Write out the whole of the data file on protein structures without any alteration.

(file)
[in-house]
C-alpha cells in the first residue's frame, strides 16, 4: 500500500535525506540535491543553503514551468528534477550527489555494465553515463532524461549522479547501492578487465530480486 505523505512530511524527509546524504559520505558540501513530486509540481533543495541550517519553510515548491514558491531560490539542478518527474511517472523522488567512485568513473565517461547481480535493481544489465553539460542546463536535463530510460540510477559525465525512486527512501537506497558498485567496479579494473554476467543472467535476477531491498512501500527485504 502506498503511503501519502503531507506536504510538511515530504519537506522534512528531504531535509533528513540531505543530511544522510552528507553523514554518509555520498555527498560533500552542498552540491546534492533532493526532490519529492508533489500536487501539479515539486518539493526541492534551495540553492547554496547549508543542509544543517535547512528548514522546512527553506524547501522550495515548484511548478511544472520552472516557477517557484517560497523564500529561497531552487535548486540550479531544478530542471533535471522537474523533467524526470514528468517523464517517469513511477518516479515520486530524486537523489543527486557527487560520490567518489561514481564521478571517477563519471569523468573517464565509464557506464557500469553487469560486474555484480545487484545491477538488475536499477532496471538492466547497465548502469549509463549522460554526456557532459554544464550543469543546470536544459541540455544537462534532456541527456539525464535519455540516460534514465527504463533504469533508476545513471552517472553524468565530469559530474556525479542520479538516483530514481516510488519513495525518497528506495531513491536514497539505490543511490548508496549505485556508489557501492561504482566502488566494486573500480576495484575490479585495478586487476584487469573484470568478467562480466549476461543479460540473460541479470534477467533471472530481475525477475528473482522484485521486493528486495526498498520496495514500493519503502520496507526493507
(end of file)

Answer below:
[in-house]
C-alpha cells in the first residue's frame, strides 16, 4: 500500500535525506540535491543553503514551468528534477550527489555494465553515463532524461549522479547501492578487465530480486 505523505512530511524527509546524504559520505558540501513530486509540481533543495541550517519553510515548491514558491531560490539542478518527474511517472523522488567512485568513473565517461547481480535493481544489465553539460542546463536535463530510460540510477559525465525512486527512501537506497558498485567496479579494473554476467543472467535476477531491498512501500527485504 502506498503511503501519502503531507506536504510538511515530504519537506522534512528531504531535509533528513540531505543530511544522510552528507553523514554518509555520498555527498560533500552542498552540491546534492533532493526532490519529492508533489500536487501539479515539486518539493526541492534551495540553492547554496547549508543542509544543517535547512528548514522546512527553506524547501522550495515548484511548478511544472520552472516557477517557484517560497523564500529561497531552487535548486540550479531544478530542471533535471522537474523533467524526470514528468517523464517517469513511477518516479515520486530524486537523489543527486557527487560520490567518489561514481564521478571517477563519471569523468573517464565509464557506464557500469553487469560486474555484480545487484545491477538488475536499477532496471538492466547497465548502469549509463549522460554526456557532459554544464550543469543546470536544459541540455544537462534532456541527456539525464535519455540516460534514465527504463533504469533508476545513471552517472553524468565530469559530474556525479542520479538516483530514481516510488519513495525518497528506495531513491536514497539505490543511490548508496549505485556508489557501492561504482566502488566494486573500480576495484575490479585495478586487476584487469573484470568478467562480466549476461543479460540473460541479470534477467533471472530481475525477475528473482522484485521486493528486495526498498520496495514500493519503502520496507526493507